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Autism Friendly Parks and Public Lands

Updated: Apr 1

Parks, whether national parks, state parks, or local parks, are all excellent places to introduce your child to nature. However, if you have an autistic child, you may find a few challenges throughout your visit. Crowded spaces at sites like Old Faithful, bugs, hot weather, freezing cold weather, new smells, unfamiliar noises, and lots of walking can derail even the most perfect plan. Add in the fact that Wi-Fi is practically non-existent, and you could be moments from a meltdown with your autistic child.

I know that some autistic children, and autistic adults, do not do well with surprises either. A snake slithering across the trail may be welcomed by some people in your family. But that same snake could make your autistic child head back to the car and never get out for the rest of your trip. I know I haven’t experienced every scenario yet, but I strive to make sure I am prepared for any challenge that comes my way. Thankfully, more parks and public spaces are working hard to be more inclusive. Back in 2012, the National Park Service created an Accessibility Task Force. At the time, the goal was to make the parks more accessible for people with physical disabilities. Currently, the goal is to include access to anyone with autism or another developmental disability as well.

Nowadays, autistic families can apply for the National Park Access Pass. There is an application you can mail in, or you can fill it out at many federal recreation sites. The processing fee for the pass is $10. Once you have been approved for the pass, you can enter more than two thousand recreation sites for free.

Creating Autism-Friendly Parks and Public Lands

Due to all the obstacles that autistic families face, free passes are simply not enough. Instead, work needs to continue to create autism-friendly parks and public lands. This work can begin by having all staff members and volunteers trained to work with autistic people.

Next, areas should be designated as either high or low sensory and marked accordingly. These areas could offer a respite from the weather or the overwhelm that is caused by being in a new environment. The National Parks, and other parks throughout the country, still have a long way to go when it comes to being autism friendly. But there is hope, thanks to the first Autism Nature Trail that was opened in Letchworth State Park.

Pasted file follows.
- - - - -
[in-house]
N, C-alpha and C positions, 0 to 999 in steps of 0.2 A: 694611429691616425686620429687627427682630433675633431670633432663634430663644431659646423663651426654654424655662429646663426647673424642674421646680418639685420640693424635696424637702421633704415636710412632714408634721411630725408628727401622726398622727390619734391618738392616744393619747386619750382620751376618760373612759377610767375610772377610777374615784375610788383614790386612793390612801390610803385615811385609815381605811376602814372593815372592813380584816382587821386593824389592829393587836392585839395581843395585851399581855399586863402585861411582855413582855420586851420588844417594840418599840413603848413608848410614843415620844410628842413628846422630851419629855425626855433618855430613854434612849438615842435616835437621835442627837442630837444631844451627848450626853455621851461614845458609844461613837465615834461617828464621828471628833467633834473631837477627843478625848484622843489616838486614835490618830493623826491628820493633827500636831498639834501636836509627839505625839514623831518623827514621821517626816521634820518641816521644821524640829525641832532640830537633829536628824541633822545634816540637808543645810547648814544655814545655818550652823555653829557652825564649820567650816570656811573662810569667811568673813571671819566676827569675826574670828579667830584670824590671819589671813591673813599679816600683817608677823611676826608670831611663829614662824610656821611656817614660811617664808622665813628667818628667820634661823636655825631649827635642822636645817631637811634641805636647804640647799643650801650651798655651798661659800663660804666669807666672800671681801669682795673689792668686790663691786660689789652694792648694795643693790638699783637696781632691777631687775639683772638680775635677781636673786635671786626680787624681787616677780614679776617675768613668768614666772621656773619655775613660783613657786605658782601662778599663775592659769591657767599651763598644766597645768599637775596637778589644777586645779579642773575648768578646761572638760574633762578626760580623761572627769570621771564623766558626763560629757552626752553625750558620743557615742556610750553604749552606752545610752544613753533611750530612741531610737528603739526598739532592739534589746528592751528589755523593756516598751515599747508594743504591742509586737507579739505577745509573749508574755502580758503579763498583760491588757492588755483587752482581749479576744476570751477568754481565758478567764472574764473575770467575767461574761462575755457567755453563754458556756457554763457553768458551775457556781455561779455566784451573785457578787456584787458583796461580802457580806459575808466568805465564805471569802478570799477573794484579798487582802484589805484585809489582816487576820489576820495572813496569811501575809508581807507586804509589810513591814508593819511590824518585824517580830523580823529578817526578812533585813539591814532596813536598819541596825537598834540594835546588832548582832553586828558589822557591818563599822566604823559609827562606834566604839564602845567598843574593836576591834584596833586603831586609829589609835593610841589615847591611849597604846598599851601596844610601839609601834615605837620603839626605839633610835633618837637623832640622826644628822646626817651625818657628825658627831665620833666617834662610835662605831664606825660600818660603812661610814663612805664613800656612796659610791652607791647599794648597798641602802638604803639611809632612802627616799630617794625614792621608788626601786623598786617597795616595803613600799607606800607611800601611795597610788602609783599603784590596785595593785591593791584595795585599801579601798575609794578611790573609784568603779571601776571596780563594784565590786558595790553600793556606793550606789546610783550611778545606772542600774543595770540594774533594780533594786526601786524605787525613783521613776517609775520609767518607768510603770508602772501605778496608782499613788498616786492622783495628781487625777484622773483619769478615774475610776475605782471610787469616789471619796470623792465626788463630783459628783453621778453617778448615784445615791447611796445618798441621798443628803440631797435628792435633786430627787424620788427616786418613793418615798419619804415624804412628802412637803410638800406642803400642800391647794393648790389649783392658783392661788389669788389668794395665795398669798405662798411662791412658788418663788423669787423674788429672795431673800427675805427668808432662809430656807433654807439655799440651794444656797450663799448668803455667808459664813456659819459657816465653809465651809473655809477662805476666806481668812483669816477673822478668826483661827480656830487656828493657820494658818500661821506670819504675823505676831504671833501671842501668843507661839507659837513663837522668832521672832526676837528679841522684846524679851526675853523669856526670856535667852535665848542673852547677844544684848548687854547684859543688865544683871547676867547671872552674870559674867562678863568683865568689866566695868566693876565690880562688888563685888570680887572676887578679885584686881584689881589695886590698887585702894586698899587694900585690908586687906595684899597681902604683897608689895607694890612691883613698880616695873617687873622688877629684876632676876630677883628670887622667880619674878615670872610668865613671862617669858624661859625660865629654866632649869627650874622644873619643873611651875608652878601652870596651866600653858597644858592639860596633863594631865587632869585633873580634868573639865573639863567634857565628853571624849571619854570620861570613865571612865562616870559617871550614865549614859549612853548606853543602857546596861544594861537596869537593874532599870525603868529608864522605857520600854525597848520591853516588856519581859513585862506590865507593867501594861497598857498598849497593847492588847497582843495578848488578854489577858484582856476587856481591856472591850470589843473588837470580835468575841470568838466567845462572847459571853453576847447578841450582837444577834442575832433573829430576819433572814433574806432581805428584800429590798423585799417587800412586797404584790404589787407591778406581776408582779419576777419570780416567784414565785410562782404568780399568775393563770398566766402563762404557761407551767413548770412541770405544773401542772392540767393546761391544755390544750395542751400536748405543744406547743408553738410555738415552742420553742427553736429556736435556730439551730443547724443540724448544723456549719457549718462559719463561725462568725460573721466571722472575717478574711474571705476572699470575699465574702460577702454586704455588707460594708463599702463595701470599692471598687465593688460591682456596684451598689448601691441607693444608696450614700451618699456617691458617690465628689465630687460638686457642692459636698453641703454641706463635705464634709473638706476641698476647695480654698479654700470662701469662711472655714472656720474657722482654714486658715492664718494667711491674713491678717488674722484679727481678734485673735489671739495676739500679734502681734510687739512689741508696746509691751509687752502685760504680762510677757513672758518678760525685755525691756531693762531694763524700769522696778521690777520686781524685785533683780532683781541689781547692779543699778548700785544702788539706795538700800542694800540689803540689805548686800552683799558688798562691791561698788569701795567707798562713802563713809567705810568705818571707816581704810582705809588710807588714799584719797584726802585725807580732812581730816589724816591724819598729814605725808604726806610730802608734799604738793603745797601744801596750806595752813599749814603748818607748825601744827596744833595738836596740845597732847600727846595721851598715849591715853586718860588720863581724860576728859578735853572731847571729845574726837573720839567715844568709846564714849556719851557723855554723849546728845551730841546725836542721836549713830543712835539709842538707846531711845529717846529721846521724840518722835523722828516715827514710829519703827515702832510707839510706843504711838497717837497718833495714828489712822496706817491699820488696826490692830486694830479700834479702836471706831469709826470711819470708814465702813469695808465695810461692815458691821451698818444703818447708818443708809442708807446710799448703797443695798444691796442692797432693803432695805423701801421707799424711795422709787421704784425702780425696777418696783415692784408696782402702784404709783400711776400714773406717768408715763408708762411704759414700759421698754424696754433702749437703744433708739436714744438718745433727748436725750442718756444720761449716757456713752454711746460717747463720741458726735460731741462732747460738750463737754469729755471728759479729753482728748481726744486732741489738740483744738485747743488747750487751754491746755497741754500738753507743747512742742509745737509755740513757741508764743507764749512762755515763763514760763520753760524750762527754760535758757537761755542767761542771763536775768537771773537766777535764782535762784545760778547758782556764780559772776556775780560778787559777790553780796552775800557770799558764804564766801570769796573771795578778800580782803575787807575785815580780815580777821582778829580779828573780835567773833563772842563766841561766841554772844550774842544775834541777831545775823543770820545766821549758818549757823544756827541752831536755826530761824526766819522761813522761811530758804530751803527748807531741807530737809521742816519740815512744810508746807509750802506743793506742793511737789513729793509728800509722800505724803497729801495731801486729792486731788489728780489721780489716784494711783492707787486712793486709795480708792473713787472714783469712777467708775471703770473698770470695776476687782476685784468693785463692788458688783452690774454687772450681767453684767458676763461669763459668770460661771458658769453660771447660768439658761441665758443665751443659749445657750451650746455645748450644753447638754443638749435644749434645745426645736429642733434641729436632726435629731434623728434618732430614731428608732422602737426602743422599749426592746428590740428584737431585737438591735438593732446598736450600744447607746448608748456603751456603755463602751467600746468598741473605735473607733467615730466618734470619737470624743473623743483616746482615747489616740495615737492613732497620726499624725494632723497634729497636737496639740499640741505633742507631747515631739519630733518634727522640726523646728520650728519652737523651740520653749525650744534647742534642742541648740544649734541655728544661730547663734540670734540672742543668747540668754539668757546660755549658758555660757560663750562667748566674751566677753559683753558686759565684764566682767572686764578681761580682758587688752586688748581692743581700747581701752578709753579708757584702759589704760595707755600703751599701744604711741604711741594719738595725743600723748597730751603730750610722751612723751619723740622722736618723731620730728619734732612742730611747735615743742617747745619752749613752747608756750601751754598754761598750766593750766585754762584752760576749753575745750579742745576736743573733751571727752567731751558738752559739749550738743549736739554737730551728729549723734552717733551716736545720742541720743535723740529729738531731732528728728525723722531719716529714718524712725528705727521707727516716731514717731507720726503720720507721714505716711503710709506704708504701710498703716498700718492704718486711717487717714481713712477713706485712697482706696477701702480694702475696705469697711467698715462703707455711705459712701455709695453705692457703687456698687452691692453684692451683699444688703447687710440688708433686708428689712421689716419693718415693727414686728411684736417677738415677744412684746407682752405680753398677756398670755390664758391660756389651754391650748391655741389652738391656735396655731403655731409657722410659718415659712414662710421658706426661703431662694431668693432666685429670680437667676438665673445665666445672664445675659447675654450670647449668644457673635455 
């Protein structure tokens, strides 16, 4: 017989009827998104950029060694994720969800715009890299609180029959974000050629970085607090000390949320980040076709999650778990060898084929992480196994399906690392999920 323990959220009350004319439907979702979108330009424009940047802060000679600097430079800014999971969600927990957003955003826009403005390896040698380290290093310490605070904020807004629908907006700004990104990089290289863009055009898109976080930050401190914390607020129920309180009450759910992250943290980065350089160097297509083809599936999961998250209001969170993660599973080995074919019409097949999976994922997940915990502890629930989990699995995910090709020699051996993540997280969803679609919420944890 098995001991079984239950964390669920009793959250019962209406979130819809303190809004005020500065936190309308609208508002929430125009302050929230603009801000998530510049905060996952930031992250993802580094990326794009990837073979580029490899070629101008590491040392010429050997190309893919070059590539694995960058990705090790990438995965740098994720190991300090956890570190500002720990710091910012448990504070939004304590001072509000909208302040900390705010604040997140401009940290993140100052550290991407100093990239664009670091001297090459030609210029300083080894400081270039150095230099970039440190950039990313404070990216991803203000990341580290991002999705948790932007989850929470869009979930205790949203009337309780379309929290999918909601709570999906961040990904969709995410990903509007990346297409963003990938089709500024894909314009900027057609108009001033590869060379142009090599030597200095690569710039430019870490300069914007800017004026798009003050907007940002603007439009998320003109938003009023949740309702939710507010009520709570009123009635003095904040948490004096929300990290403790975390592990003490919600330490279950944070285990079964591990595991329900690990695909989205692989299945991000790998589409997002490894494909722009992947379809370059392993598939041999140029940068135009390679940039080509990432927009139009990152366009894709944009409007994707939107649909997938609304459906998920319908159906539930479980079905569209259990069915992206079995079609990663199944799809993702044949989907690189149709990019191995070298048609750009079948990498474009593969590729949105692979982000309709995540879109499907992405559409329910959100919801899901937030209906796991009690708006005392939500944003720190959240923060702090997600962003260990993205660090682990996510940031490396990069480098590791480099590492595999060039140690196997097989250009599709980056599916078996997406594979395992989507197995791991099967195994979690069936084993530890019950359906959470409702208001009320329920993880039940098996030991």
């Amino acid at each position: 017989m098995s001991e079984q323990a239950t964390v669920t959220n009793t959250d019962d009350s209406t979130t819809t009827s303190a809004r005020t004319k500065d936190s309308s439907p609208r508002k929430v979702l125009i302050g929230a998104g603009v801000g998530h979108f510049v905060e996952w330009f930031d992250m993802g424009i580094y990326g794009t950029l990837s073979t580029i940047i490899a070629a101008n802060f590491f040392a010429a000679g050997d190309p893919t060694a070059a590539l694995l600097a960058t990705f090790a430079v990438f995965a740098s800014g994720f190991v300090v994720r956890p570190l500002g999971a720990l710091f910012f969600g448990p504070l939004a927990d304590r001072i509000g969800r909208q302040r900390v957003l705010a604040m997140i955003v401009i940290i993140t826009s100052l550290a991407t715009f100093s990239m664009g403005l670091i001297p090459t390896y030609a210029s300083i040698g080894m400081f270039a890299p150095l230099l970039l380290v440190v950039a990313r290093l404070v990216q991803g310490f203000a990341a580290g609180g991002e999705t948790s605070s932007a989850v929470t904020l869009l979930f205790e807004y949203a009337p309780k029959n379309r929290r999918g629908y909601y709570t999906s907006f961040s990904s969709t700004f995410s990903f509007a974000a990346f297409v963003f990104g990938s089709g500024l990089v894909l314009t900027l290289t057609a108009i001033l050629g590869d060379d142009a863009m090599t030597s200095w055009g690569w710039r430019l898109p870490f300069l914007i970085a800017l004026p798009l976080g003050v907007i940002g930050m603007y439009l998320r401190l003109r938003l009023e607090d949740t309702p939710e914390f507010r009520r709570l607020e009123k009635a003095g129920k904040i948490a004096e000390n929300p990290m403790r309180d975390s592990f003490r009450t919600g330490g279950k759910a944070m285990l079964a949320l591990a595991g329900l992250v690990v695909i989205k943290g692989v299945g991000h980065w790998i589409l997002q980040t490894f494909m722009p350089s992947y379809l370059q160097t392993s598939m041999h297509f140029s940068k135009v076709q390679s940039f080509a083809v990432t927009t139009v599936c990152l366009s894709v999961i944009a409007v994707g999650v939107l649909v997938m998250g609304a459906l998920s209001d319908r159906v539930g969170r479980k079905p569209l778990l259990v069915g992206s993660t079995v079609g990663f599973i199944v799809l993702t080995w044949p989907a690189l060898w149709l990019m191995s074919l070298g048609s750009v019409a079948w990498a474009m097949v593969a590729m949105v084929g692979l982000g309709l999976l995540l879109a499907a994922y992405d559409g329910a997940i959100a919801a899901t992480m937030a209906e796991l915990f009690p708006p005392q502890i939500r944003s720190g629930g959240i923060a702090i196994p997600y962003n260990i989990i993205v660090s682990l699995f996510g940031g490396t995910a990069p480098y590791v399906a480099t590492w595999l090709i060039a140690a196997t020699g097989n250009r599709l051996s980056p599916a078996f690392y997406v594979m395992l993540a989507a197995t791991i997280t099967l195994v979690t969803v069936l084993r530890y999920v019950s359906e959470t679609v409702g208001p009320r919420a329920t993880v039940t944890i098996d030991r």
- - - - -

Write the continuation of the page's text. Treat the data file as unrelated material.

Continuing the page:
That Autism Nature Trail is a one-mile loop that is wheelchair accessible. Along the way, autistic families will discover stations that satisfy the different needs of autistic children. Some stations offer sensory options, while others offer things to do to get the wiggles out. Of course, you won’t want to skip the stations that offer quiet to overstimulated autistic children.

At the end of the trail, autistic families will find chalkboards. Those chalkboards can be used by autistic children to draw pictures, write what they are thinking, or sign their names.

The entire trail is surrounded by fallen trees and prickly bushes. Those items ensure an autistic child cannot wander off further into the woods.

A camp, Camp Puzzle Piece, near the Autism Nature Trail offers short camping sessions for autistic families. Everyone stays in rustic cabins near the lake. But those stays are not successful without a lot of work. The camp staff works with the autistic families for months to ensure the autistic family member understands what they will experience during their stay.

The goal is to make sure every autistic child, and their parents, realize that they may not be able to do something right away, but they can do it eventually. I feel the same is true for taking vacations as an autistic family. If you are ready to take a vacation and experience these autism-friendly destinations or other parks, I will be more than happy to plan your trip for you. Contact me and let’s get the process started.

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